Rule 1: Arrive early and take a seat in the very back...Please leave the good seats available for the true Christians.

Rule 2: Dress appropriately, although I have personally driven shorts and t-shirt wearing supposed Catholics from the Temple myself, I would ask that you leave your Wal-Mart clothing at home and dress like Baptists. At least put on some damn socks, you piskie rabble...

Rule 3: Open your heart to the spirit and symbolism of Christmas portrayed in the Mass. There will usually be lots of sacred music, Christmas decorations, candles, scripture readings and perhaps a crèche. Unlike a mainline Prod service, the Mass is actually a worship service in which God is present.

Rule 4: This is important, so listen carefully...If you are not a Roman Catholic, do not, I repeat, do not take communion in a Roman Catholic Church. Sit quietly, pretending to pray, while the true Christians receive communion. It is considered very rude to leave during this part of the Mass, so sit tight, it will not kill you to miss part of American Idol on this occasion.

Rule 5: When everyone kneels, you kneel. When everyone stands, you stand. When everyone sits down, you sit down. There is a Missal in the rack before you, inside you will find the service, so you can follow along. Sorry, no video is available, you will actually have to read it...Oh, and if you are doing this right, it will be in Latin. If you need help, ask a Catholic. Before entering a pew, Catholics genuflect toward the alter, so do not knock some poor old blue hair down in your rush to take her seat. And while you are there, it would probably be good to genuflect and then prostate yourself before the altar and beg forgiveness.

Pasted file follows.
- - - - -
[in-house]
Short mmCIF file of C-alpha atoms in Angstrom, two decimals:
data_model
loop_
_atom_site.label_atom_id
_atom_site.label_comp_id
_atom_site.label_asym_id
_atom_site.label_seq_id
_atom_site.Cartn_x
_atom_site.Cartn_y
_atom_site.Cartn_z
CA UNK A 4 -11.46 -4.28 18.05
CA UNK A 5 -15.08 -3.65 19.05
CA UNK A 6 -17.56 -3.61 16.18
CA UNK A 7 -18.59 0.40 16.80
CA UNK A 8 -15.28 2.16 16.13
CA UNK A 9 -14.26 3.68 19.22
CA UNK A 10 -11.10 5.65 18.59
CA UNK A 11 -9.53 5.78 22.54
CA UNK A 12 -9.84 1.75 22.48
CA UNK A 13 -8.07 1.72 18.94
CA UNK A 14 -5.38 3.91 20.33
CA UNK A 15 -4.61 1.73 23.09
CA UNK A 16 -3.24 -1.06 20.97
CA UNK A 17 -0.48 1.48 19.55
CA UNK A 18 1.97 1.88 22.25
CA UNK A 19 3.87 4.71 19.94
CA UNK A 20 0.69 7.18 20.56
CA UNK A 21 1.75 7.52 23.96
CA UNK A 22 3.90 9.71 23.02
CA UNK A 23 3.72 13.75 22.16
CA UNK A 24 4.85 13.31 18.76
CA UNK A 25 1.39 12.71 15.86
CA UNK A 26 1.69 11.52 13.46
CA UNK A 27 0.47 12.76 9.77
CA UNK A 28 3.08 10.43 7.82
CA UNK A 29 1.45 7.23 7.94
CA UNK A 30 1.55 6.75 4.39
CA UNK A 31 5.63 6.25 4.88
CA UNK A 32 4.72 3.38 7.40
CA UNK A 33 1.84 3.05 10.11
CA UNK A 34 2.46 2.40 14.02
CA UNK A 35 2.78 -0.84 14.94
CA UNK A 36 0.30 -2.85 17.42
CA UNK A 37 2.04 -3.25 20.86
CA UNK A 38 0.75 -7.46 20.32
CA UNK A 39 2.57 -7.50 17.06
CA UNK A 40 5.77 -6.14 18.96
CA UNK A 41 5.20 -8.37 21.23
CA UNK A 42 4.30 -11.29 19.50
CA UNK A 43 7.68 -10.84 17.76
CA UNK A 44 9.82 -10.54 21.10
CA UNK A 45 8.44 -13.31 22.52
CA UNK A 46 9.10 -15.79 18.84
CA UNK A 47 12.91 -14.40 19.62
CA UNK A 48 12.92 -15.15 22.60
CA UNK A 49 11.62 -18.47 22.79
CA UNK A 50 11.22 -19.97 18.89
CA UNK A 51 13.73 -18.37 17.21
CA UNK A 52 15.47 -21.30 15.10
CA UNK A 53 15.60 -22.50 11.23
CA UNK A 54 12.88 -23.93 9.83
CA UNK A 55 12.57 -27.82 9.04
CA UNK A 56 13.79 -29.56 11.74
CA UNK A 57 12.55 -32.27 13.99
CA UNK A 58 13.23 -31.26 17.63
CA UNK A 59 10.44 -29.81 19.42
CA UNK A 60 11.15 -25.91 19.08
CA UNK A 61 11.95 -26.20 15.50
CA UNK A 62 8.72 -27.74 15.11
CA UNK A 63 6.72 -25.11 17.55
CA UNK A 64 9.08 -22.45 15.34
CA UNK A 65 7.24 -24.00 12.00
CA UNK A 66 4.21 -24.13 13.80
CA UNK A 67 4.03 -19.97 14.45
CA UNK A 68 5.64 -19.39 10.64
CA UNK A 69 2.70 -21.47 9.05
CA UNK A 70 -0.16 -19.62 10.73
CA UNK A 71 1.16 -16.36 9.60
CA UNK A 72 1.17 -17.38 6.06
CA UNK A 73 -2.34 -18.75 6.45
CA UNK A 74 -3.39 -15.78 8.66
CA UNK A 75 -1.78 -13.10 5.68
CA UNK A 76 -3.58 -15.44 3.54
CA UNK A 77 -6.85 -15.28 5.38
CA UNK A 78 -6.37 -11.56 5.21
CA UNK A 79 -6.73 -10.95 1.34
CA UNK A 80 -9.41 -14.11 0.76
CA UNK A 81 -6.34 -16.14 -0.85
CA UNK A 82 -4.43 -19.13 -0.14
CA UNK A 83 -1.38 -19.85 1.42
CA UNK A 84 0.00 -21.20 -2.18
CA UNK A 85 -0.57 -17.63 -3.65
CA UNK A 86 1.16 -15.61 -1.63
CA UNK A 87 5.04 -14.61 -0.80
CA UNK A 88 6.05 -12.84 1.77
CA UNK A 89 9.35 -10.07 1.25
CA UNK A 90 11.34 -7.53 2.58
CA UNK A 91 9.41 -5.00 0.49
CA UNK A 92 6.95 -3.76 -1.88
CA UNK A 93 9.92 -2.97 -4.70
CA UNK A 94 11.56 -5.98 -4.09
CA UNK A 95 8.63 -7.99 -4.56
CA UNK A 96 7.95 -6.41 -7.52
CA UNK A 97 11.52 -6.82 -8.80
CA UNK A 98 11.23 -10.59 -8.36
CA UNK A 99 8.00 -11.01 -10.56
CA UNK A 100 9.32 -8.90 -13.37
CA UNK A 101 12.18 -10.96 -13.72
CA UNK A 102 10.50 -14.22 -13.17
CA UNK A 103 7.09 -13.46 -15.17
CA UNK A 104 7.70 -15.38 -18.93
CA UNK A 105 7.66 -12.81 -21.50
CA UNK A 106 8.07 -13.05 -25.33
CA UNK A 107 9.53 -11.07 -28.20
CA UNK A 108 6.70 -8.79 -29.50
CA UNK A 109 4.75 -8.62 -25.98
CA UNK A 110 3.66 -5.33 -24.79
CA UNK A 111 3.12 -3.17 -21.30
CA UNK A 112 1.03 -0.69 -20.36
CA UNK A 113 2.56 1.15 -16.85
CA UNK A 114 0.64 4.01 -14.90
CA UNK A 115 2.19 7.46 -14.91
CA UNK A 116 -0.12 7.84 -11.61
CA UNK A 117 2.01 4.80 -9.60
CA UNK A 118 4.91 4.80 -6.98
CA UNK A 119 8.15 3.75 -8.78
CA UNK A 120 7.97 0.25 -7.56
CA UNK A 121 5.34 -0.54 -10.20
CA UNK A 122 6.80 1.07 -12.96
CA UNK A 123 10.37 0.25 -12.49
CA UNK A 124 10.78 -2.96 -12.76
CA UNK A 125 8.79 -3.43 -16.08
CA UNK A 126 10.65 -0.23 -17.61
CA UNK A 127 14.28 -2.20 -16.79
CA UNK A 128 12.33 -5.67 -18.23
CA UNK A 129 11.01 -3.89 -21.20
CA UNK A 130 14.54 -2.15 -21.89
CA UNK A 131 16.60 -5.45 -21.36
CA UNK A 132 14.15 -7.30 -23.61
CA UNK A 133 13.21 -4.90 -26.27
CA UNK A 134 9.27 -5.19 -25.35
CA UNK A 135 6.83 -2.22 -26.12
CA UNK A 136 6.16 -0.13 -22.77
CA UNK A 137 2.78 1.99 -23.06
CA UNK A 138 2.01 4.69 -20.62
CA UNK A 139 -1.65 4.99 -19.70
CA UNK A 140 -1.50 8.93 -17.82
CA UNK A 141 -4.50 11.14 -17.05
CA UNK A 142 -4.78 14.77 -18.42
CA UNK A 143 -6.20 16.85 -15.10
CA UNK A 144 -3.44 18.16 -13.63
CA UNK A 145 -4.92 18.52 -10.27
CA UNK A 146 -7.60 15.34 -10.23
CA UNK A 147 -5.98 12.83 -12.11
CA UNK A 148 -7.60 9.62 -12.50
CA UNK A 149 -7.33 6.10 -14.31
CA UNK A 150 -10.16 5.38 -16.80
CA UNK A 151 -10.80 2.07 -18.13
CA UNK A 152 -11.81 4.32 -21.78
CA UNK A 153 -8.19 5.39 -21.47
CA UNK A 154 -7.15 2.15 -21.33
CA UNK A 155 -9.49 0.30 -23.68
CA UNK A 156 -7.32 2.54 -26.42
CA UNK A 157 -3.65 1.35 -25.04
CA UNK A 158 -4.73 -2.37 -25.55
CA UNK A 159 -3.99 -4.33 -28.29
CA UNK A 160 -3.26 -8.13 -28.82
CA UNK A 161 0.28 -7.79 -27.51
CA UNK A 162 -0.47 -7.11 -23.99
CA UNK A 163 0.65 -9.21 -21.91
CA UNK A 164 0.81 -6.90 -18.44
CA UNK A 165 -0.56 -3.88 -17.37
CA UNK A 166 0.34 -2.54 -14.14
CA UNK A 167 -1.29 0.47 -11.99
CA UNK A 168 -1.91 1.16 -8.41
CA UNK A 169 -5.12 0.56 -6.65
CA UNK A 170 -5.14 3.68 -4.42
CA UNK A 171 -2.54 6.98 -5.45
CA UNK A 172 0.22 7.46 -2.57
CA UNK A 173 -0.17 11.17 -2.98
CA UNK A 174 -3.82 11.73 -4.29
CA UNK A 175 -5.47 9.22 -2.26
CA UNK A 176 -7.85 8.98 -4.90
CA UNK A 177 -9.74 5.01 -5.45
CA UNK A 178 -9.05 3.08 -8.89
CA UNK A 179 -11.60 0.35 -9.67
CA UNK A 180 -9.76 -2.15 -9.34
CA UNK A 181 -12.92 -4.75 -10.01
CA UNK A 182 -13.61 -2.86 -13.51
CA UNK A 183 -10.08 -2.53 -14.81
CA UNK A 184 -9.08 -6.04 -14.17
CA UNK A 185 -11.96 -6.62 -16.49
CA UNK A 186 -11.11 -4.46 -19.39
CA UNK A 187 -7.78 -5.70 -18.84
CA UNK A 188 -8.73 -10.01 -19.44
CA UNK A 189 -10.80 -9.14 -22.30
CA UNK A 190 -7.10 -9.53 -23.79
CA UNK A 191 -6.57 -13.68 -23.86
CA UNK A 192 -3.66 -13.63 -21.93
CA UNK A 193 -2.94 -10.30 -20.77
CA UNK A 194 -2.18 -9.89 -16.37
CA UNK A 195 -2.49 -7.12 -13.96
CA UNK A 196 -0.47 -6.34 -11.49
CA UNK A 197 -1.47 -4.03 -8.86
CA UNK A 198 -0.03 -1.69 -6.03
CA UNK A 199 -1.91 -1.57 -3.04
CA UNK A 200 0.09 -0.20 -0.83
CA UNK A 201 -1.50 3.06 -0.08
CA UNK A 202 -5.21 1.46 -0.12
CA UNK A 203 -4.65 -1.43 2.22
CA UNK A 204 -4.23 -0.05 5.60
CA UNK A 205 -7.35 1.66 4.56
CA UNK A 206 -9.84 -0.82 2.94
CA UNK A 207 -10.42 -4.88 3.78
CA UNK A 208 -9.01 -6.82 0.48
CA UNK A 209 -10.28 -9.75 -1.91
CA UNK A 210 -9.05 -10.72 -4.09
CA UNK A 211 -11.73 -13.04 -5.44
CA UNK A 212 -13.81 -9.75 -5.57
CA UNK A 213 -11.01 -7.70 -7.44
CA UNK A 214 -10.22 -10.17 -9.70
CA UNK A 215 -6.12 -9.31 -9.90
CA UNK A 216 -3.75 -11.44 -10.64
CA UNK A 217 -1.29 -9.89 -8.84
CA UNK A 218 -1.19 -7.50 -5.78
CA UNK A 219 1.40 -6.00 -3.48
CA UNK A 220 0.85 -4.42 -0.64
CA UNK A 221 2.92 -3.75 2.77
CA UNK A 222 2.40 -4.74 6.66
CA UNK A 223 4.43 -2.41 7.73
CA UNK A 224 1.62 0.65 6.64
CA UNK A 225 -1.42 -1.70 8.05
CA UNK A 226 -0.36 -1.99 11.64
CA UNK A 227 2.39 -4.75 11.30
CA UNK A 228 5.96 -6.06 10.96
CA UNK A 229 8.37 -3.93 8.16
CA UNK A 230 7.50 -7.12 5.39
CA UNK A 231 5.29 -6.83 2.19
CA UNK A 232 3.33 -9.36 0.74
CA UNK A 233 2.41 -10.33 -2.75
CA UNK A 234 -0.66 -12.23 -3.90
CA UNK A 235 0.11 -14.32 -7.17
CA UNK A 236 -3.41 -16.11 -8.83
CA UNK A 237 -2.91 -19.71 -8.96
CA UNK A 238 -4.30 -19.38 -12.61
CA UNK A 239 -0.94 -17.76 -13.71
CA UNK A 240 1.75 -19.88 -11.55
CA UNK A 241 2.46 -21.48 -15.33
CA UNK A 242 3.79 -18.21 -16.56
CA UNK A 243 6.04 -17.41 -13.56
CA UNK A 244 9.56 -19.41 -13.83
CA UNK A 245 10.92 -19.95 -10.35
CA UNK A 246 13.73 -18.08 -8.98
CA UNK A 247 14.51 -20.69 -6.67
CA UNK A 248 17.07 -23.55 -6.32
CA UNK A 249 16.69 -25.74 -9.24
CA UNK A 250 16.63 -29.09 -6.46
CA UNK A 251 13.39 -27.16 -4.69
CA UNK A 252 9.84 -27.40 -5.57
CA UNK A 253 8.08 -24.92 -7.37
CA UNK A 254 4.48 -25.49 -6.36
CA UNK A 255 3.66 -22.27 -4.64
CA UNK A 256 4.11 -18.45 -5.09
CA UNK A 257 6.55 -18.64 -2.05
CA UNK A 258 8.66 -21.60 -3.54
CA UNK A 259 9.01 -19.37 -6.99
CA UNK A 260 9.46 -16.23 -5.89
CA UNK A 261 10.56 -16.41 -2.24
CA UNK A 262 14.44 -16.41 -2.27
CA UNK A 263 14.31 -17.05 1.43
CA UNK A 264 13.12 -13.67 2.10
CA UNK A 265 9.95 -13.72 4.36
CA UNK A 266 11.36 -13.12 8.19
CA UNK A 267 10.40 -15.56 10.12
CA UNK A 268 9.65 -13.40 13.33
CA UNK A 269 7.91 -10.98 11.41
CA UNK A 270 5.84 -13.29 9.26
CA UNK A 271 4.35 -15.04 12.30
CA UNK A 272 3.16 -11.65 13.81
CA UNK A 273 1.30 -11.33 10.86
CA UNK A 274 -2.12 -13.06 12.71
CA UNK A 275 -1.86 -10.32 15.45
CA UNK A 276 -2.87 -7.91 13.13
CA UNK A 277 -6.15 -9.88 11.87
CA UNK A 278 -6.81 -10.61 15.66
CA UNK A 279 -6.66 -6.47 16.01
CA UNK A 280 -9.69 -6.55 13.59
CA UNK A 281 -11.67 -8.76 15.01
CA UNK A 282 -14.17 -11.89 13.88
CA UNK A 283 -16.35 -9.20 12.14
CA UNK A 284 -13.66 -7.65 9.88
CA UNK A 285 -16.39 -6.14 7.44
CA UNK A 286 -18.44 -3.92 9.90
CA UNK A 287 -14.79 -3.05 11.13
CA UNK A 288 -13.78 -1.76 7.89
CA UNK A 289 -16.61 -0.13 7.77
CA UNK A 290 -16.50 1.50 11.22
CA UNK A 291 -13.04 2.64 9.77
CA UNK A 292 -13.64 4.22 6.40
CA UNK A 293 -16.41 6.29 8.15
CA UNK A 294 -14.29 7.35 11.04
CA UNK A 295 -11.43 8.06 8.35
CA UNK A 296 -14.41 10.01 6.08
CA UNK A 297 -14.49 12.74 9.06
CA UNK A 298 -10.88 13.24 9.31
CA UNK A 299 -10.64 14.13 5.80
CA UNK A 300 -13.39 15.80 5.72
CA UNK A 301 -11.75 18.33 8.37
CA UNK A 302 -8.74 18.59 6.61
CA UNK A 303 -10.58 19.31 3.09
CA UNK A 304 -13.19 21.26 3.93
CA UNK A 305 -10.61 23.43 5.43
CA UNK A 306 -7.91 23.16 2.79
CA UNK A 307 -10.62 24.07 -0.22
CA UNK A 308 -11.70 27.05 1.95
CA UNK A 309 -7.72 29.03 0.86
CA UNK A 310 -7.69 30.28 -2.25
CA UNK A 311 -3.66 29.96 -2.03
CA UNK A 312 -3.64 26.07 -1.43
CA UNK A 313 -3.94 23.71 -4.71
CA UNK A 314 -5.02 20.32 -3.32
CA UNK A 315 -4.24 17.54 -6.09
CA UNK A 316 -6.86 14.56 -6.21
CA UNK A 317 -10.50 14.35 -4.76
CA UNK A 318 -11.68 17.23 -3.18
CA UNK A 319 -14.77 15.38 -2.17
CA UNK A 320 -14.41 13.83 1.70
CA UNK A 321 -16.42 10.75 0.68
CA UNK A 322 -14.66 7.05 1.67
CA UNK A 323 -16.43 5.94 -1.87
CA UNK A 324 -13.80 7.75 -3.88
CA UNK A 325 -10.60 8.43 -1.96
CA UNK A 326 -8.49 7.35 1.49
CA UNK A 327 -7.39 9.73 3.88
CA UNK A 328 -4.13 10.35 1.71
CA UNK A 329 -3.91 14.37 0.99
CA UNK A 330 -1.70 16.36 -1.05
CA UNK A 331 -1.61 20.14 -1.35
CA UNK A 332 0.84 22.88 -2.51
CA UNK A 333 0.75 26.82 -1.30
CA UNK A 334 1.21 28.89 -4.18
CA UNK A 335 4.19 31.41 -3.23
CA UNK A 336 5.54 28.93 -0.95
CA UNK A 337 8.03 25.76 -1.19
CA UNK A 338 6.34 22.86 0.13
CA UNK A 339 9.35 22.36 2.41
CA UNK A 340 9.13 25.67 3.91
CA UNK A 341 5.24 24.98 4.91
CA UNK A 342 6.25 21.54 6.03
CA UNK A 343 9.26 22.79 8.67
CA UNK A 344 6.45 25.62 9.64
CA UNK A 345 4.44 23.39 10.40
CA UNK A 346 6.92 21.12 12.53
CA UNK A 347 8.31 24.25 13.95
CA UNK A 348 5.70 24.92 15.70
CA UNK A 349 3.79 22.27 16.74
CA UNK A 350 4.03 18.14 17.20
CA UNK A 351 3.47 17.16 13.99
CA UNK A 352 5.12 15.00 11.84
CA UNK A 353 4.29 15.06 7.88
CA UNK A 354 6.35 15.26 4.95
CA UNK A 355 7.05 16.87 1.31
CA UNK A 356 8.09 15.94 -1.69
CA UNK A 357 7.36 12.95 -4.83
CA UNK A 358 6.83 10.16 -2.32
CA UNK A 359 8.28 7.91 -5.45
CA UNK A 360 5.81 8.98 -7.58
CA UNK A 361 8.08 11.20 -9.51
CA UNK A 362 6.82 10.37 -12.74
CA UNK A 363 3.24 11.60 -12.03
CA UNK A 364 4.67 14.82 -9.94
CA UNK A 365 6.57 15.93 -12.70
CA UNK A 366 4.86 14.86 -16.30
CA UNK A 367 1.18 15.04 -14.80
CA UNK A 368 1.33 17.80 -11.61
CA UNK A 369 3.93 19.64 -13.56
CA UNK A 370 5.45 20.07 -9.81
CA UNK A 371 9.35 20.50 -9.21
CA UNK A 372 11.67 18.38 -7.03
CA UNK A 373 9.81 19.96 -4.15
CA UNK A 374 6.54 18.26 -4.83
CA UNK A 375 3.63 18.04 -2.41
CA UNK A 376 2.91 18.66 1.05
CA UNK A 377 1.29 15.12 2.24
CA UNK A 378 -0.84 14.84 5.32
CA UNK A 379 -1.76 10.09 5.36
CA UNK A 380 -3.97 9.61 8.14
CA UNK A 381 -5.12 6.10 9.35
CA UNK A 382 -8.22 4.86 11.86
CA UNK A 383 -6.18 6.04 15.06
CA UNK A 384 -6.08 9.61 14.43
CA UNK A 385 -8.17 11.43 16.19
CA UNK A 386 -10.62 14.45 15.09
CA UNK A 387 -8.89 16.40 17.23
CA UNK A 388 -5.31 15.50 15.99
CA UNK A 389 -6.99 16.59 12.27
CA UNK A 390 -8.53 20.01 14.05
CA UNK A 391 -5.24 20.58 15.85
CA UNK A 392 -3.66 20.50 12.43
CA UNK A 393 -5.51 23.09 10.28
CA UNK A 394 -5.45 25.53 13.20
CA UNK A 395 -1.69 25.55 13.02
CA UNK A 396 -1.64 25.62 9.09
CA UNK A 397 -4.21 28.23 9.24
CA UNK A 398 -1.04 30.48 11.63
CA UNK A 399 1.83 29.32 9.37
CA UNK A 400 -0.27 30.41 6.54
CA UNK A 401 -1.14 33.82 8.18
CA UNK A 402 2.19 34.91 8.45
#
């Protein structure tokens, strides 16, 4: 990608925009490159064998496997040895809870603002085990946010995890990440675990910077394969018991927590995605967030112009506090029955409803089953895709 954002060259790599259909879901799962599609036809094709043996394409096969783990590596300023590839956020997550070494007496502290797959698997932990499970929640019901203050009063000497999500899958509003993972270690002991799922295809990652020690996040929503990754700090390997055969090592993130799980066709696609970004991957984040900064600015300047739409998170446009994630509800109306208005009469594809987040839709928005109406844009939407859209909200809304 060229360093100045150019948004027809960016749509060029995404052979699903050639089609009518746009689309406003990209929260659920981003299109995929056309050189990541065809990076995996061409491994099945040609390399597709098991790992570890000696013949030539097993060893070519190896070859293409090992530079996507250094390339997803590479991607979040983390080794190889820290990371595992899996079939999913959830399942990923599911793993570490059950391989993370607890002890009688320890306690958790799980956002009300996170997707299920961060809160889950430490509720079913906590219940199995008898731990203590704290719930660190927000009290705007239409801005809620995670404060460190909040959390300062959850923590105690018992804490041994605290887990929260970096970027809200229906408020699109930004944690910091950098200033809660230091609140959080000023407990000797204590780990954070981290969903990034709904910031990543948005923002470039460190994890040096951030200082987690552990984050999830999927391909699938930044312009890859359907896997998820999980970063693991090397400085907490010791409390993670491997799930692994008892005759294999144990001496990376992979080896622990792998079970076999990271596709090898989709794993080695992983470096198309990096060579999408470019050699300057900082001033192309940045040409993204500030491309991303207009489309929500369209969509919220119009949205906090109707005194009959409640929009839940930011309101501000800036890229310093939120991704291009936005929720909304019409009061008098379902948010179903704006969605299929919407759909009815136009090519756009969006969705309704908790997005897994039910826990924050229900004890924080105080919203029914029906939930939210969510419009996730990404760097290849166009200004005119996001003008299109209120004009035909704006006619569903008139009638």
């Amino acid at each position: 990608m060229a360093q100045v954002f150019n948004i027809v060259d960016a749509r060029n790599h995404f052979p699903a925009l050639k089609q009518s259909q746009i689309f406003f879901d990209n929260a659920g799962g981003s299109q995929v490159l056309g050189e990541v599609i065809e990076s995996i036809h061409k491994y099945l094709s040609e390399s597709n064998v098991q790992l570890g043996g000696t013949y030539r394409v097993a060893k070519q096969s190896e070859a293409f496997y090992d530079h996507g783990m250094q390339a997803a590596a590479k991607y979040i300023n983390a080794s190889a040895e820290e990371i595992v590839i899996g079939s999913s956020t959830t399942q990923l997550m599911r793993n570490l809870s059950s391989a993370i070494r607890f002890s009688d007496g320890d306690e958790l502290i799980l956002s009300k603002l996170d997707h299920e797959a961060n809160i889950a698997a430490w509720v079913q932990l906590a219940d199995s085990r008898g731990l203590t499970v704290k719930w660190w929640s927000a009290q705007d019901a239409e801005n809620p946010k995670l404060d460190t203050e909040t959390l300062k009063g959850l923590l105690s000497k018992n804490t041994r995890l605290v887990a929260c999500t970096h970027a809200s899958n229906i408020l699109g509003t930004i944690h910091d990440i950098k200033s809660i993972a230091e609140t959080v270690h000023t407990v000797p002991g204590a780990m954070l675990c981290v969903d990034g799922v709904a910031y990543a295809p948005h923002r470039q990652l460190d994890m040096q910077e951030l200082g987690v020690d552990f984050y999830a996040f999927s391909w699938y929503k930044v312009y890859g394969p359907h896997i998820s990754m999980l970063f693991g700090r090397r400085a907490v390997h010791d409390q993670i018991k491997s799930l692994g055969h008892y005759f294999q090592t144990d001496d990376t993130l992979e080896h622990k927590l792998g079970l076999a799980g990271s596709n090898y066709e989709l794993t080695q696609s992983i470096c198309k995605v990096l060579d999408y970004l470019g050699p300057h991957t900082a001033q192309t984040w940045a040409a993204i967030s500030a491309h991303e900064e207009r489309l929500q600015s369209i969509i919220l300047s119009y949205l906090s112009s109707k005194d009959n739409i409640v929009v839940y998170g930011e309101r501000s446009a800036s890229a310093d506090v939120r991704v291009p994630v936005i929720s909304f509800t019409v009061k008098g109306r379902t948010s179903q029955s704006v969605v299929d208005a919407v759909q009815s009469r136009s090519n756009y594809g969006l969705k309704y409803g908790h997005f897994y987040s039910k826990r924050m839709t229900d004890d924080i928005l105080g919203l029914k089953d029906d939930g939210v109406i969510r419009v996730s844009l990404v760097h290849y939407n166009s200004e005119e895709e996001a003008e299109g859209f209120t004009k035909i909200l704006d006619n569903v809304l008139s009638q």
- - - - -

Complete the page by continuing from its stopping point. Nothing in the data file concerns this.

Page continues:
Rule 6: If you are given a candle, hold onto it...There will be a time during the service where you will have to pull it from your nose and light it.

Rule 7: If you are at a non-Latin Mass, you will need to have washed your filthy hands...You will be asked to make the sign of peace, or some such nonsense, which means shake hands all around. I personally never do this as a protest of Vatican II, so you can stand still and glare at those around you if you like. Do not use this as an excuse to grope the women, (or men if you're a piskie). Don't give anyone germs, or worse...

There you have it...If you must go, follow these simple rules, but it would be best if you just stayed home and watched the telly like you always do. Merry Christmas.

Thursday, December 21, 2006

Basil Seal's Loathing of Christmas Lights...